2.6 billion people in the world do not have access to safe sanitation. One billion people live in urban slums, and that number is growing. Slum residents currently have a lose-lose choice between overcrowded public toilets, open defecation, and private latrines that are expensive to build and maintain. Few squatters and renters can invest in an immobile asset like a latrine. Narrow alleys make it difficult and unhygienic to empty the latrines that do exist. This results in dangerous and undignified living conditions and significant environmental degradation.
As part of multiple teams, I have helped to develop portable, low-cost household toilet and entrepreneurial service models to deliver safe, dignified sanitation to vulnerable urban populations.
My research seeks to develop modeling and assessment tools that facilitate the scaling of operations in communities around the world. As part of this effort, we seek to identify the key cost and revenue drivers of household container-based human waste collection systems, as well as the data that are necessary to assess the system feasibility and plan in new locations. I also serve as the Chair of the Container-Based Sanitation Alliance.
Read more about the solution and associated research:
The Cost of Water Fetching
This research focuses on the cost and benefits of rural water infrastructure in northern Mozambique. Specifically, I use data gathered from indirect calorimetry measurements in laboratory settings, field-based caloric energy expenditure measurements, and large household surveys, to calculate a more complete set of costs associated with water fetching. The goal of this work is to understand how the burden of water fetching (often a gendered activity) is accounted for when placing new water sources.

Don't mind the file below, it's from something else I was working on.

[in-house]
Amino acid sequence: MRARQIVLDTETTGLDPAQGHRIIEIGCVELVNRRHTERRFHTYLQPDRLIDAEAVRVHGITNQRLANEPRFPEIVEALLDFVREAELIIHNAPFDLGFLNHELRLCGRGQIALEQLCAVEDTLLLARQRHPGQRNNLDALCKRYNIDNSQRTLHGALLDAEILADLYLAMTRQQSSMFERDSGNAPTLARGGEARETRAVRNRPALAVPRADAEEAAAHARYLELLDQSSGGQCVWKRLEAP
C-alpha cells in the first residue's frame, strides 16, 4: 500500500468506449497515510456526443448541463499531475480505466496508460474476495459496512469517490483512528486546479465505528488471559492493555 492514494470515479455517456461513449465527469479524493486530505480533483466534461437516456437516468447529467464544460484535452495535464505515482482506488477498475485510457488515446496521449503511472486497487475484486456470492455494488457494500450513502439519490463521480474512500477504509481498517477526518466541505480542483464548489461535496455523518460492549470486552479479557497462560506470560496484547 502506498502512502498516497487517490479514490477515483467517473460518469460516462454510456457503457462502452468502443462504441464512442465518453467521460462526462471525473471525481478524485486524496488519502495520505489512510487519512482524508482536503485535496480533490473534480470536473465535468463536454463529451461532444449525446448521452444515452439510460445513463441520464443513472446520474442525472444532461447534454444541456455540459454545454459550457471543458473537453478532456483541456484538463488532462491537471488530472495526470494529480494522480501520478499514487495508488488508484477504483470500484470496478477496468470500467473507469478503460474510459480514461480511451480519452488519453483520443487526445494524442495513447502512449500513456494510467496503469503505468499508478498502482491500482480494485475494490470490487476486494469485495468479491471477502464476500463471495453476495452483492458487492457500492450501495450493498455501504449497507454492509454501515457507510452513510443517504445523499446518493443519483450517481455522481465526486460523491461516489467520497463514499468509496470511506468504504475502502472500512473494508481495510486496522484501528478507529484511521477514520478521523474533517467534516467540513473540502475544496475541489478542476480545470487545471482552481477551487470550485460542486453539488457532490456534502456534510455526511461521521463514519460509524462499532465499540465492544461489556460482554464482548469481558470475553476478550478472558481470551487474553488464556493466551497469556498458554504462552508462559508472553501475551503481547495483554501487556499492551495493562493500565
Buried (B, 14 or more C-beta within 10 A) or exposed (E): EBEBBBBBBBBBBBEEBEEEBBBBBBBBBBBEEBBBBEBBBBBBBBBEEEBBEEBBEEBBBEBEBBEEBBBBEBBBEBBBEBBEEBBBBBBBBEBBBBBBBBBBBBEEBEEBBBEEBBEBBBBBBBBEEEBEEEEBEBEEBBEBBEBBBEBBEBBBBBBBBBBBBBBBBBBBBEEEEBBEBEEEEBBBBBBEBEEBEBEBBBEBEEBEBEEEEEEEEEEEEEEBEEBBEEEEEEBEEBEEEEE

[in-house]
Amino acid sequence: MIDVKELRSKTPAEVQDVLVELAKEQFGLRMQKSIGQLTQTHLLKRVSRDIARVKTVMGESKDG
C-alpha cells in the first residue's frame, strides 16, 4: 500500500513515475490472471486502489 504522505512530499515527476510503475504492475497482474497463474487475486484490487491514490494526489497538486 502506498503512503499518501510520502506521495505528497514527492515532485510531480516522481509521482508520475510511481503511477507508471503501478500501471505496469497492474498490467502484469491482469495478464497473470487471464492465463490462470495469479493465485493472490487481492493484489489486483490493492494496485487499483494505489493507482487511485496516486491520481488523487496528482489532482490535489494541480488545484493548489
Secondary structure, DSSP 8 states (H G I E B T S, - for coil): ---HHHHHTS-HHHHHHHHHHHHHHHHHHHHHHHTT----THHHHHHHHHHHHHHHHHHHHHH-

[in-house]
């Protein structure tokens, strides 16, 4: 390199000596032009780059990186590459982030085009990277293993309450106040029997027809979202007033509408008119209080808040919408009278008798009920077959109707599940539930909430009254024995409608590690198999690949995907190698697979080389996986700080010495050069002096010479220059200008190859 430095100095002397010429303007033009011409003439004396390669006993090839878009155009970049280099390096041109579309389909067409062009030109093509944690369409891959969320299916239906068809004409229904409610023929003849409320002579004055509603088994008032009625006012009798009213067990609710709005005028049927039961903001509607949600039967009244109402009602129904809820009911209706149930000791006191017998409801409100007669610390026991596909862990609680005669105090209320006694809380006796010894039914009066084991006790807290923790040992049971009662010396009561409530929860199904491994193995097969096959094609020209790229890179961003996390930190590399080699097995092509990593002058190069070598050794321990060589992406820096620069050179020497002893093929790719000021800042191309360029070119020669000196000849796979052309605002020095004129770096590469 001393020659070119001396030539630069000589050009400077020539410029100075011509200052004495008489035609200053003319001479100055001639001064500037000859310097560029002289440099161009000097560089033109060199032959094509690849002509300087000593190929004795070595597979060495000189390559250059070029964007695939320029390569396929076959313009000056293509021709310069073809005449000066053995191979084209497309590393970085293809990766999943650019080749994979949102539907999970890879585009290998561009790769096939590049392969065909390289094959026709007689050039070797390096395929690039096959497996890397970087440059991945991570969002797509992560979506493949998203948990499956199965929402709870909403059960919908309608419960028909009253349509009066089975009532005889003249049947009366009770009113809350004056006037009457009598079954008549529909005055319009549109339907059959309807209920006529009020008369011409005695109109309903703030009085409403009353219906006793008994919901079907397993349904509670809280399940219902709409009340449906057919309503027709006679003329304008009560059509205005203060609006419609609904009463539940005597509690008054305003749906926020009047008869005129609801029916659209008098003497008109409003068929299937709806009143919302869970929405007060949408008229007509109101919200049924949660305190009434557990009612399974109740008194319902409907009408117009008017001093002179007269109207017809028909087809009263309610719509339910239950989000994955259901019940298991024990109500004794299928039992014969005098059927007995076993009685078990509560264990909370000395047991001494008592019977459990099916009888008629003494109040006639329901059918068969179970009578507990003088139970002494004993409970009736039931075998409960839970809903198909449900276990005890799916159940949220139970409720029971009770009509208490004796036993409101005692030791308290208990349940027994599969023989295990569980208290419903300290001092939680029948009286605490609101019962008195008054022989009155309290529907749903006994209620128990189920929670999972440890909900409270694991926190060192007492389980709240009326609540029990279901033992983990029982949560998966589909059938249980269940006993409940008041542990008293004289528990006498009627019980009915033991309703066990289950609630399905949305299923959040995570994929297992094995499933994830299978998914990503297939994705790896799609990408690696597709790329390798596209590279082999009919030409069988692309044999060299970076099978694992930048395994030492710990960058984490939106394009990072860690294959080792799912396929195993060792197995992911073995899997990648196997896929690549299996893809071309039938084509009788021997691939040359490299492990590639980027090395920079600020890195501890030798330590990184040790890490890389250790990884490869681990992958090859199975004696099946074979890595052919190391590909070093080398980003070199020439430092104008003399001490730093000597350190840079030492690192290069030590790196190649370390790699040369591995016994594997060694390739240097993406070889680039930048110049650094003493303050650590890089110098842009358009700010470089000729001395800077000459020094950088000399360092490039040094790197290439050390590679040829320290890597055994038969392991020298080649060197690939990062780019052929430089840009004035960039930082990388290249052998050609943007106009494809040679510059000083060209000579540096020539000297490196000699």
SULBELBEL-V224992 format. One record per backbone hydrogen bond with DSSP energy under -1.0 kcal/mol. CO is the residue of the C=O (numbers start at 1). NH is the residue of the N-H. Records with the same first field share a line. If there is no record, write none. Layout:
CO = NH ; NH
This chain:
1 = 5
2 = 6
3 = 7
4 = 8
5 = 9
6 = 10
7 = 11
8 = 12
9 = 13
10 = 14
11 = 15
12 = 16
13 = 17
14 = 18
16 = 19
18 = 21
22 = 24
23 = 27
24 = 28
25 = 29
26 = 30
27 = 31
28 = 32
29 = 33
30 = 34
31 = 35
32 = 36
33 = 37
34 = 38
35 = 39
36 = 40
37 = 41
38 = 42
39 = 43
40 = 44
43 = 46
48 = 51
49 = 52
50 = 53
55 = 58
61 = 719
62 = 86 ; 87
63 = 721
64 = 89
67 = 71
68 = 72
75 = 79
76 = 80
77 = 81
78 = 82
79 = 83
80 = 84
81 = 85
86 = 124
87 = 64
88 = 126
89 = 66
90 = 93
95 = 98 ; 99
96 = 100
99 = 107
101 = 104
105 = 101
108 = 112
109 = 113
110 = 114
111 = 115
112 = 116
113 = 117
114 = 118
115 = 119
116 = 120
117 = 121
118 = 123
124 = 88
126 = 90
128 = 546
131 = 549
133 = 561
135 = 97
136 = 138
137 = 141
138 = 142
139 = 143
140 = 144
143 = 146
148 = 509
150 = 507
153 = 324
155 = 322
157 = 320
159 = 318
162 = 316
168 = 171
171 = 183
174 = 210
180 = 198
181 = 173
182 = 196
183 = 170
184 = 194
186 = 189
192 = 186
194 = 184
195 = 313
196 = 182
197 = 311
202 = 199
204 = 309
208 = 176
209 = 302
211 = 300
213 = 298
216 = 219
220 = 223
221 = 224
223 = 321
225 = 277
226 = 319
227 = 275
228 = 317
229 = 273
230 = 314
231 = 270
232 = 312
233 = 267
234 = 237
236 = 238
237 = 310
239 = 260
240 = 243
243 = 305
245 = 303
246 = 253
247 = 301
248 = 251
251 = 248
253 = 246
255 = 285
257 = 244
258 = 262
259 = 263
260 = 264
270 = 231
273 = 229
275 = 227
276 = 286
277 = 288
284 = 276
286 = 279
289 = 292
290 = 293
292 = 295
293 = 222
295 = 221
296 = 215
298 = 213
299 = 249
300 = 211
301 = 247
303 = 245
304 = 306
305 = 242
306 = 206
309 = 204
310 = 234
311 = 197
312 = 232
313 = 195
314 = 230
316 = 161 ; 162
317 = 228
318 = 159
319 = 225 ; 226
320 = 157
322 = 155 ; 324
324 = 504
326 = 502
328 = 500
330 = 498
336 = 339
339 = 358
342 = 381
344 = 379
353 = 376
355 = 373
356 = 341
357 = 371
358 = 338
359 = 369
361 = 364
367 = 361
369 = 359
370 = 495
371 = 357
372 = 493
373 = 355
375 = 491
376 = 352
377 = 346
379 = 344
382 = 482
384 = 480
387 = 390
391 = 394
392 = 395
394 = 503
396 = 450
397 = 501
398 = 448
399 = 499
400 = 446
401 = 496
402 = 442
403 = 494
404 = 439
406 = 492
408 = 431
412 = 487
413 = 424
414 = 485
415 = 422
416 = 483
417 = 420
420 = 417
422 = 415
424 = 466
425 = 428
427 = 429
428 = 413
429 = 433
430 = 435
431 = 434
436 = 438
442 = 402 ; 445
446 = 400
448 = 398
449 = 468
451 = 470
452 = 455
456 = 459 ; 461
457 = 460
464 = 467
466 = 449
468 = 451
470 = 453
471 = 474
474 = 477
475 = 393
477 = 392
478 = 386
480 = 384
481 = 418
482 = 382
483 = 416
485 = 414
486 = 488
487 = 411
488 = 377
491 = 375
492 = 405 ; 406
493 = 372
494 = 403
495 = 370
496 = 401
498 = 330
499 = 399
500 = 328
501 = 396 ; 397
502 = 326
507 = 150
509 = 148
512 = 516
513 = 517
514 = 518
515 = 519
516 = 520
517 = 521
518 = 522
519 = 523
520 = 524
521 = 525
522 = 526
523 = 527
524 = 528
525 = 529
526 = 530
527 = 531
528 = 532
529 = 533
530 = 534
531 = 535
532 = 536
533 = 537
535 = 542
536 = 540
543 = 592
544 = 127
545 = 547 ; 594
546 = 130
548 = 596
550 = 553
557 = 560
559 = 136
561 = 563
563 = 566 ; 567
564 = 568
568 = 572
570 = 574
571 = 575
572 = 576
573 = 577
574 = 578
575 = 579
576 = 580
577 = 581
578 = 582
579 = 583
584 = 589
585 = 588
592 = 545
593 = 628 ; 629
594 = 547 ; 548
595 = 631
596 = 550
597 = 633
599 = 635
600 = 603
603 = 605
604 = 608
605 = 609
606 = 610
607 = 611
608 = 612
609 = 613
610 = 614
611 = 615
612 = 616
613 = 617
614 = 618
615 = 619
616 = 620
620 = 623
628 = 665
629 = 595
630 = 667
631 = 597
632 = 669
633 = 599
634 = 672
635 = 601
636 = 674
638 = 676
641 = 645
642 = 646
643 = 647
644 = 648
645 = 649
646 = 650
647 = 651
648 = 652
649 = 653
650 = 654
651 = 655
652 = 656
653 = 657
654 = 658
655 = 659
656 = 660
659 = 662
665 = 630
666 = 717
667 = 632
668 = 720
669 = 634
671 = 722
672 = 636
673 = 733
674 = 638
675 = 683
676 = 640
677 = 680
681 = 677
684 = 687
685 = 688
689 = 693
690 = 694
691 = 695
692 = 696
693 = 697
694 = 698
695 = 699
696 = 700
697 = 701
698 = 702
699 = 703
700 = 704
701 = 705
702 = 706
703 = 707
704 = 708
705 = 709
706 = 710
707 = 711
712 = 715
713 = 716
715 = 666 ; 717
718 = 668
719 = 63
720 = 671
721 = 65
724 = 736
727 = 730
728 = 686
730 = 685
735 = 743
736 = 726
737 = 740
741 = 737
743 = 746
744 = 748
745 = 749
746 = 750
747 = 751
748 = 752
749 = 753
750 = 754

Read the research:
K. Russel, et al. Estimating energy expenditure of head-hauling water and grain grinding from heart rate monitor measurements in northern Mozambique. Public Health Nutrition. Find It Here
Landscape for Humanity
I am a steering committee member and project lead for Landscape for Humanity (L4H). The initiative is researching the use of modular landscape approaches to help augment basic amenities for vulnerable, informal, and houseless communities.
I helped to co-found the re.source sanitation research initiative during my time as a graduate student at Stanford University. Re.source continues to be a venue for students and researchers to prototype extremely low-cost, sanitation and water services solutions for dense informal settlements and rural communities.